Leap second

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Leap second as it would be displayed on a digital watch set to the UTC time zone.

The earth rotates slightly more slowly than was taken as the basis for the definition of the second ; an actual mean sunny day therefore lasts a fraction of a second longer than 86400 seconds. This effect accumulates. Therefore, from time to time a leap second to the Coordinated Universal Time (UTC), an atomic time scale, added to them with that on the rotation of the earth -based world time (UT1), the approximately with the previously used middle Greenwich solar time matches (GMT), possible to be kept synchronous (the amount of the difference DUT1 = UT1 - UTC should be less than 0.9 s).

In a way, leap seconds are comparable to leap days :

  • Leap day : Since the earth needs a little longer than exactly 365 days to orbit the sun until it is back at the same point of its orbit - around the spring equinox - (the mean orbital speed of the earth is "too slow"), it becomes a leap day inserted before the deviation of the calendar from the actual astronomical situation exceeds a whole day.
  • Leap Second : As the earth in its rotation around itself in the middle a little longer than just 24 hours, so 86,400 seconds, takes up the sun on its apparent path back to their peak reached (the day is "too long"), a leap second inserted before the deviation of the coordinated universal time (which is based on the definition of the second) from the mean solar day (which is based on the definition of the astronomical situation) exceeds a whole second.

Since the rotation speed of the earth has non-periodic irregularities that cannot be calculated in advance, leap seconds are inserted as required and not according to a fixed pattern. At the moment this is necessary on average about every 18 months.

Leap seconds are set by the International Service for Earth Rotation and Reference Systems. In most cases , however, a state institution is responsible for the legal time in a particular country.


Until the 1950s, the second was defined as 1/86400 of a mean sunny day . However , a time scale derived from the position of the sun and thus ultimately from the rotation of the earth does not run strictly uniformly, since the rotational speed of the earth is subject to irregular fluctuations and a long-term slowdown. Such a non-uniform time scale is not useful for many technical and scientific purposes.

Since the subsequent ephemeris second did not meet the requirements either, the second has been defined by a precisely determined radiation frequency since 1967, namely as 9,192,631,770 times the period of the radiation corresponding to the transition between the two hyperfine levels of the ground state of atoms of the nuclide 133 Cs . The uniform time scale generated in this way is International Atomic Time (TAI). The earth's rotation is still observed; the unevenly running time scale derived from it is the Universal Time UT1. B. is required for astronomical purposes.

In 1972 the difference between UTC and TAI was 10 seconds before the leap second was introduced; in the first half of 2020 it will be 37 seconds.

Although the second has been redefined several times over time, its length has been kept as good as possible with each change of definition. Therefore, the length of today's SI second is ultimately based on determinations of the length of the mean solar day from the late 19th century. The variability of the mean solar day was not yet known at the time, and its mean length had been determined from observational material that spanned mainly the 18th and 19th centuries. As a result, today's second is representative of the length of the astronomically determined second around the middle of the observation period evaluated at that time, i.e. around 1820. Currently, the solar day is a few milliseconds longer than it was then, so that the UT1 second derived from the Earth's rotation is also slightly longer than the SI second, which reflects the situation 200 years ago. To compensate, (positive) leap seconds are inserted in UTC. Should the earth's own rotation accelerate and the mean sunny day be shorter than 86400 SI seconds, negative leap seconds can also be "inserted", ie individual seconds can be left out. So far, all leap seconds have been positive.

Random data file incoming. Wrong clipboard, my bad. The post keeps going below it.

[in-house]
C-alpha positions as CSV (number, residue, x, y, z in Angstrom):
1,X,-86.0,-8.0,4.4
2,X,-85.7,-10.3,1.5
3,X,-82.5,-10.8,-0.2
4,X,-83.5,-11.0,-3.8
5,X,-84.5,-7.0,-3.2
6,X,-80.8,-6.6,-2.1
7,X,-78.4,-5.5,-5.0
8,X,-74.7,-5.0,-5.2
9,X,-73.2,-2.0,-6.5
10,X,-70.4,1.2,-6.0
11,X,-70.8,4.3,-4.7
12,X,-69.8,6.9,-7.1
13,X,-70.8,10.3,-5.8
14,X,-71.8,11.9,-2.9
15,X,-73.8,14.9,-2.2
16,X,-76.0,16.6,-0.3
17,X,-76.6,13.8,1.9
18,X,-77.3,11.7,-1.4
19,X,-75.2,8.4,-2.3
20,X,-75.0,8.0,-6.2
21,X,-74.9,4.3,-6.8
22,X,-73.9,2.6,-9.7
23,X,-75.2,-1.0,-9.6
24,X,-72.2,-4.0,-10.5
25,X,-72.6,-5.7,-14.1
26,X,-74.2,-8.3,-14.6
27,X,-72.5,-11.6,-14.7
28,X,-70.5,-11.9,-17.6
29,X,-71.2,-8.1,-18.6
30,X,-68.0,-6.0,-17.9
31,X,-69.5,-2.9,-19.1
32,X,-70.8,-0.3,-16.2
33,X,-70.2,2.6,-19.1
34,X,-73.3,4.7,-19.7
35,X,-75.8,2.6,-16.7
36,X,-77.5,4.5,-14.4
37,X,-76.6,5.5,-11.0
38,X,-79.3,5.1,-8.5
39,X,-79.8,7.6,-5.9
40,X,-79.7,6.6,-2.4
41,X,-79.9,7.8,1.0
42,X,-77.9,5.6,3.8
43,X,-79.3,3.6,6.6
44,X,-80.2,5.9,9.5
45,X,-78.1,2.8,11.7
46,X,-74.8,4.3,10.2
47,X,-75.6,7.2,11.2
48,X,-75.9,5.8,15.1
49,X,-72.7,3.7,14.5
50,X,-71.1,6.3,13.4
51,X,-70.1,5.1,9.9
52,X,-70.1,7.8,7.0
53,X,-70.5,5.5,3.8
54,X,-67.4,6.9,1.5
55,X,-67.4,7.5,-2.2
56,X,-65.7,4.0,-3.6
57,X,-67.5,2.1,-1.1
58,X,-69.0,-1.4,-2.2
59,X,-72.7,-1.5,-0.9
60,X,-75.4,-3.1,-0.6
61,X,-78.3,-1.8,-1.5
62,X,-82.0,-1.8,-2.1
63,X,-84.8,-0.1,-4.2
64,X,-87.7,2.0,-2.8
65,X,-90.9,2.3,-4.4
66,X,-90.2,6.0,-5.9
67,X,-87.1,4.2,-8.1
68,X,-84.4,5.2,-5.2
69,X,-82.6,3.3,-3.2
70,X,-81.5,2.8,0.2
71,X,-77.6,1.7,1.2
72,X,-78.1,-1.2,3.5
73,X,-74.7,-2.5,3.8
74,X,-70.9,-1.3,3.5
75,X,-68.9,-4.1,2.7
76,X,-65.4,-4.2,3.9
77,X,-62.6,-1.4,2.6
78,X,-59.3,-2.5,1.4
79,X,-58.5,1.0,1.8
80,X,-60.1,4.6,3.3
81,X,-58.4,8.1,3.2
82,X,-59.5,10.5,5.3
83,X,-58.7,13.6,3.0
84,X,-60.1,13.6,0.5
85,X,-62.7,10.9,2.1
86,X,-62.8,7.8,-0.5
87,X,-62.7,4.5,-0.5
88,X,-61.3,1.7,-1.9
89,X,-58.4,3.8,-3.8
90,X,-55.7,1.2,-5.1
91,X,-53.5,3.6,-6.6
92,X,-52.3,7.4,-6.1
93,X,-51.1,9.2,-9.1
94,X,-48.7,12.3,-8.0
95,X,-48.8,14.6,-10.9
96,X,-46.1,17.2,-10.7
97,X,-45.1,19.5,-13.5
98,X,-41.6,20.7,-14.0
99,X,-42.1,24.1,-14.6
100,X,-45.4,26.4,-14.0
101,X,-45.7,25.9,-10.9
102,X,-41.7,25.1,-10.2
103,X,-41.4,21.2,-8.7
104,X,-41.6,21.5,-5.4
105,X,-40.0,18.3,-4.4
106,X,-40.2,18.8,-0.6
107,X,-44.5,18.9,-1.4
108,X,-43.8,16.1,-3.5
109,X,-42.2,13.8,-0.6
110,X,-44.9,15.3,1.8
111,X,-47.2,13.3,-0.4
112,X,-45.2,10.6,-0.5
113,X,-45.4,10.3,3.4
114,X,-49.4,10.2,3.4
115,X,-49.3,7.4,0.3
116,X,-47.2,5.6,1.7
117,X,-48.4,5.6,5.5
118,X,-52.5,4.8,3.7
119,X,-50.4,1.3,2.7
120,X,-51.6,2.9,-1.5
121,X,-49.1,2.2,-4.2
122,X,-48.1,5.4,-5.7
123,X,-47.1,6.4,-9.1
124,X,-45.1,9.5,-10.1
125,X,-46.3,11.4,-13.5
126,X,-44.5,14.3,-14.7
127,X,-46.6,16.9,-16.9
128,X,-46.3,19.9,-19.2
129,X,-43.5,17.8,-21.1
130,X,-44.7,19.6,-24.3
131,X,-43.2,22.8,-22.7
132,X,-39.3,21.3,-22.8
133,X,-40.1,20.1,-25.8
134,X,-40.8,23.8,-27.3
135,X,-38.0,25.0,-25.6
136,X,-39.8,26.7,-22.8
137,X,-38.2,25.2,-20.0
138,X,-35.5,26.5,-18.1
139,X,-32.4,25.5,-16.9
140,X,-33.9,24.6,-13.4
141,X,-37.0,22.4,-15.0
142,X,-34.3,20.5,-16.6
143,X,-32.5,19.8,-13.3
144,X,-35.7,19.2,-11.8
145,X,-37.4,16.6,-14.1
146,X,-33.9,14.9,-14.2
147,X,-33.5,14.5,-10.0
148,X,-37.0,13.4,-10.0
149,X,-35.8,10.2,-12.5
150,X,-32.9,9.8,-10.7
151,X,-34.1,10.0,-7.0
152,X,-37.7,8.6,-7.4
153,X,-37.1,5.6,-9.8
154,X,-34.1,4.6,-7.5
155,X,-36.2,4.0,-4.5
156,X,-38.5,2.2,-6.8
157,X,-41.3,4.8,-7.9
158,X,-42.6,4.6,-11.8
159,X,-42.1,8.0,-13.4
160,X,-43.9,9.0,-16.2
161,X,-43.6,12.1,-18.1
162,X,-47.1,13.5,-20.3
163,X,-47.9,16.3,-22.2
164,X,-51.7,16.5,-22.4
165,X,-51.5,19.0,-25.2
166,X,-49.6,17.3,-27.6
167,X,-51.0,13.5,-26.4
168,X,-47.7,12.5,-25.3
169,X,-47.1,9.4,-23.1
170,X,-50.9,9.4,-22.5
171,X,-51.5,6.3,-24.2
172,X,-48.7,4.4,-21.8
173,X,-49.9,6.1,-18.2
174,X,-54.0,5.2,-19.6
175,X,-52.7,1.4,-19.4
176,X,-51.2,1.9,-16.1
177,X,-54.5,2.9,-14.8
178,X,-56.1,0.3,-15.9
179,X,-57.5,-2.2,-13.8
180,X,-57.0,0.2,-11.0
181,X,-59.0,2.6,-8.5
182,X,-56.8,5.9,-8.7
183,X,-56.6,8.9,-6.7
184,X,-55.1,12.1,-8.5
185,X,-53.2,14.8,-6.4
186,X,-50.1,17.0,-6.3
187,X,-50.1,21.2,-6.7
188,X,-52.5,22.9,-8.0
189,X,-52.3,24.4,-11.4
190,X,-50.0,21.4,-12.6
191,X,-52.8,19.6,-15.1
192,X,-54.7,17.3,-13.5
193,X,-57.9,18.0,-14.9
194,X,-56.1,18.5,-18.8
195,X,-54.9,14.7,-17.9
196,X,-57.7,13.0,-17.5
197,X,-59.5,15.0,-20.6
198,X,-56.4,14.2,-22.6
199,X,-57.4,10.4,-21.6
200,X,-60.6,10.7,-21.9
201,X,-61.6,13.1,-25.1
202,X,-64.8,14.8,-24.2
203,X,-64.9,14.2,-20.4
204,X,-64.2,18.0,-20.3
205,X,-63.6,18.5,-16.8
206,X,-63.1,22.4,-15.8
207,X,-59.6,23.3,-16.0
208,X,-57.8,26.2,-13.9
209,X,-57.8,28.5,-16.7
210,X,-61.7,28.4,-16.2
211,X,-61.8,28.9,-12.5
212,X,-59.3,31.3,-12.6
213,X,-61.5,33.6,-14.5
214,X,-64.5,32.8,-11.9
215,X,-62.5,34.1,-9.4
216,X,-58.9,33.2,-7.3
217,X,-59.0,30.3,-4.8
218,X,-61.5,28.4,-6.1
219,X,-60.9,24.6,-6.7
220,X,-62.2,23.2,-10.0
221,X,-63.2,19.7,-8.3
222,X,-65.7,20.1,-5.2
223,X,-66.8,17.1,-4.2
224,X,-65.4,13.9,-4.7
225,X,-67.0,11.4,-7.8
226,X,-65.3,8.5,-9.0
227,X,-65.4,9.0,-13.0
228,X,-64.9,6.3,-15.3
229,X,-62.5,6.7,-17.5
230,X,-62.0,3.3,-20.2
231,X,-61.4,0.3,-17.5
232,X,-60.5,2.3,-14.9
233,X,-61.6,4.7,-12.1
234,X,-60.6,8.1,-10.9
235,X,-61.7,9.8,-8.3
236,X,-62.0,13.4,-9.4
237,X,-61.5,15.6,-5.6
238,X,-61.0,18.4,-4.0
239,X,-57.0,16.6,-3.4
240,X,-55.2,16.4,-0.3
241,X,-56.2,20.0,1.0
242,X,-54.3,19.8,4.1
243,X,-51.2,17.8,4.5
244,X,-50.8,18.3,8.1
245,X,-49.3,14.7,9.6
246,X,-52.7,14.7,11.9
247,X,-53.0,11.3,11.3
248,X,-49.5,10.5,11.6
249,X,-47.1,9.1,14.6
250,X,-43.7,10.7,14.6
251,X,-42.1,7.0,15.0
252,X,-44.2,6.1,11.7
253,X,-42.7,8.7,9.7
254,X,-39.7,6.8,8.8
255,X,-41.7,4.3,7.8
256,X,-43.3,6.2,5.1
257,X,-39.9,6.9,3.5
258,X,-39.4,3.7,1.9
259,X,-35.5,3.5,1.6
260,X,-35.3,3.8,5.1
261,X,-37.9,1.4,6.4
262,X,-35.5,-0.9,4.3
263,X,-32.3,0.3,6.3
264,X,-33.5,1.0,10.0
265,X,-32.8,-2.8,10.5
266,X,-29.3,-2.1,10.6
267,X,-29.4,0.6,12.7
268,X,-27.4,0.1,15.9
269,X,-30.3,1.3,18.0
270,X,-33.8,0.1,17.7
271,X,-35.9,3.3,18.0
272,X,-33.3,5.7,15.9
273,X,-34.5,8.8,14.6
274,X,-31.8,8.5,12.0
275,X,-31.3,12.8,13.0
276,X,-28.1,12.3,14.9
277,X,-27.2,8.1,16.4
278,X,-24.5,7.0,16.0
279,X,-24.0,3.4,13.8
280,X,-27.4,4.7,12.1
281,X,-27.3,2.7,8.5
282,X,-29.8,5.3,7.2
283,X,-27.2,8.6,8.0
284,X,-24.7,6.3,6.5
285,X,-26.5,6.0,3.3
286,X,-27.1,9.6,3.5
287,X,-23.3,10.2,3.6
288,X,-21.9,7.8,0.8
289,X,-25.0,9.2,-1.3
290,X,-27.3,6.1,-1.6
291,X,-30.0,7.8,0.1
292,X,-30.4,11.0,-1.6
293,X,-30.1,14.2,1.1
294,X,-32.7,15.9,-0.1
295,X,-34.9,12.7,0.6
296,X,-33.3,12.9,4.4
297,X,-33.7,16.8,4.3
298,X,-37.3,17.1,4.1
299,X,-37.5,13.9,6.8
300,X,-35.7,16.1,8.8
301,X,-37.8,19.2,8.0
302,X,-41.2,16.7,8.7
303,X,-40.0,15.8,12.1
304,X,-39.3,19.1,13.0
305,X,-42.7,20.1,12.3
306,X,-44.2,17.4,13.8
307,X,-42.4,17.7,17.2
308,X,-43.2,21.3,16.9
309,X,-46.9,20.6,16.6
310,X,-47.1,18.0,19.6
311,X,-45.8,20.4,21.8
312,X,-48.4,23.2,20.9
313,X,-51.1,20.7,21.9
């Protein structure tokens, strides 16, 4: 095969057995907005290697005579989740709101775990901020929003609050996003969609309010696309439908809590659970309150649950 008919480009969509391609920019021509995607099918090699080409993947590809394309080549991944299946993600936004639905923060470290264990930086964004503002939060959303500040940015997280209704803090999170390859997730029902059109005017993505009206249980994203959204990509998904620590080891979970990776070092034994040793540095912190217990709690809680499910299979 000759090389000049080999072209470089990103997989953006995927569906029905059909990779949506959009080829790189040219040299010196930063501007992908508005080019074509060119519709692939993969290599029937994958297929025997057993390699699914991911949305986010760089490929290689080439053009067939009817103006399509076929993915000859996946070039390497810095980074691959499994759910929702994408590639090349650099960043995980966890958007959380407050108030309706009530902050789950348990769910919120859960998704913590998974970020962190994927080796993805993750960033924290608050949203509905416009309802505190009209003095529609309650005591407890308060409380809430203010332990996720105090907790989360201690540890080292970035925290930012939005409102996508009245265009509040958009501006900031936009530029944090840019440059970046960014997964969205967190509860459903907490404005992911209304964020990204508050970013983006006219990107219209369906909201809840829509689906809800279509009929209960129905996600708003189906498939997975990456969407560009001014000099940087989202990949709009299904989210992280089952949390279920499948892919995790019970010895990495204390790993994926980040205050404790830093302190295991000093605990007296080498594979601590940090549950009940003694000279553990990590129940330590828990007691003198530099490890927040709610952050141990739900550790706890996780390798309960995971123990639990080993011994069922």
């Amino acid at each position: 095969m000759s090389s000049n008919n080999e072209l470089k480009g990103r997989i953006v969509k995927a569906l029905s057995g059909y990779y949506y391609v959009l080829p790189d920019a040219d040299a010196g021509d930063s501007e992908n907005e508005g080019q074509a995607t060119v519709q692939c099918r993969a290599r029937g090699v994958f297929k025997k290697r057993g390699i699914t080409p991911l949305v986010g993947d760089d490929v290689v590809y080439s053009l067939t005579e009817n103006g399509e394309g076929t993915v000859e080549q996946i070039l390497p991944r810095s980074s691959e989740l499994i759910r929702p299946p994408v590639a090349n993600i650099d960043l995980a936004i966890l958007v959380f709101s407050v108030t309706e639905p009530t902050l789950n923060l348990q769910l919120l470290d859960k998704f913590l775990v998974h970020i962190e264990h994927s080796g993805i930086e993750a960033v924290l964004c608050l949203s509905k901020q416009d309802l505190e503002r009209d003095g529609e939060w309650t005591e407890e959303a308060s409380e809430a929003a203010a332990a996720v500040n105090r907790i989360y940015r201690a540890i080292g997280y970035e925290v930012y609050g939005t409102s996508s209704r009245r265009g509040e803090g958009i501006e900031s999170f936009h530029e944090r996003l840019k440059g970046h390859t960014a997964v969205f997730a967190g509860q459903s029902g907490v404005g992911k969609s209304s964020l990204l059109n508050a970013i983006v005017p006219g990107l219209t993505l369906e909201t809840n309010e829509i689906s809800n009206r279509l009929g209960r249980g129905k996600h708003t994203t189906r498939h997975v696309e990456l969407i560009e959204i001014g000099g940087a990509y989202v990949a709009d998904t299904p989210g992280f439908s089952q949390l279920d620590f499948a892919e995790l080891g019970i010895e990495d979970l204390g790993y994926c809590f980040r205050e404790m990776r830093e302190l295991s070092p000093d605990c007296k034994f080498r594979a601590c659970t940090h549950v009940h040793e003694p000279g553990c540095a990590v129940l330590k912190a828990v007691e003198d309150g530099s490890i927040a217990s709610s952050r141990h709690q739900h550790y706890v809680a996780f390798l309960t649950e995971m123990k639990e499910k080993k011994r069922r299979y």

1962 to 2016: Deviation in day lengths (−1.1 ... + 4.4 ms) and cumulative shift (−7 ... + 27 s) based on 1972


List of all leap seconds after 23:59:59 UTC
1972: TAI = UTC + 10 s
year June 30th 31 Dec Δ
1972 + 1 s + 1 s +12 s
1973 - + 1 s +13 s
1974 - + 1 s +14 s
1975 - + 1 s +15 s
1976 - + 1 s +16 s
1977 - + 1 s +17 s
1978 - + 1 s +18 s
1979 - + 1 s +19 s
1980 - - +19 s
1981 + 1 s - +20 s
1982 + 1 s - +21 s
1983 + 1 s - +22 s
1984 - - +22 s
1985 + 1 s - +23 s
1986 - - +23 s
1987 - + 1 s +24 s
1988 - - +24 s
1989 - + 1 s +25 s
1990 - + 1 s +26 s
1991 - - +26 s
1992 + 1 s - +27 s
1993 + 1 s - +28 s
1994 + 1 s - +29 s
1995 - + 1 s +30 s
1996 - - +30 s
1997 + 1 s - +31 s
1998 - + 1 s +32 s
1999 - - +32 s
2000 - - +32 s
2001 - - +32 s
2002 - - +32 s
2003 - - +32 s
2004 - - +32 s
2005 - + 1 s +33 s
2006 - - +33 s
2007 - - +33 s
2008 - + 1 s +34 s
2009 - - +34 s
2010 - - +34 s
2011 - - +34 s
2012 + 1 s - +35 s
2013 - - +35 s
2014 - - +35 s
2015 + 1 s - +36 s
2016 - + 1 s +37 s
2017 - - +37 s
2018 - - +37 s
2019 - - +37 s
2020 - - +37 s
Σ + 11 s + 16 s
+ 27 s
Total: TAI = UTC + 37 s

The earth's rotation is subject to constant fluctuations due to a large number of influences. It has accelerated in the last few decades, but in the long term it will be slowed down by the tidal friction . This is why UT1 runs slower and slower in the long term, while TAI runs strictly uniformly.

The official time used in everyday life should expediently be based on the day-night change, i.e. on the earth's rotation and thus on UT1; on the other hand, a strictly uniform time measure, i.e. TAI, is desirable for technical purposes. Coordinated Universal Time UTC was introduced as a compromise . As for TAI, the time unit for UTC is the SI second measured with atomic clocks . By inserting leap seconds, UTC never moves more than 0.9 seconds away from UT1. This ensures, on the one hand, that the widespread UTC does not drift away from the mean solar time in the long term, and on the other hand, a time unit accurate to the atomic clock is available.

Practical implementation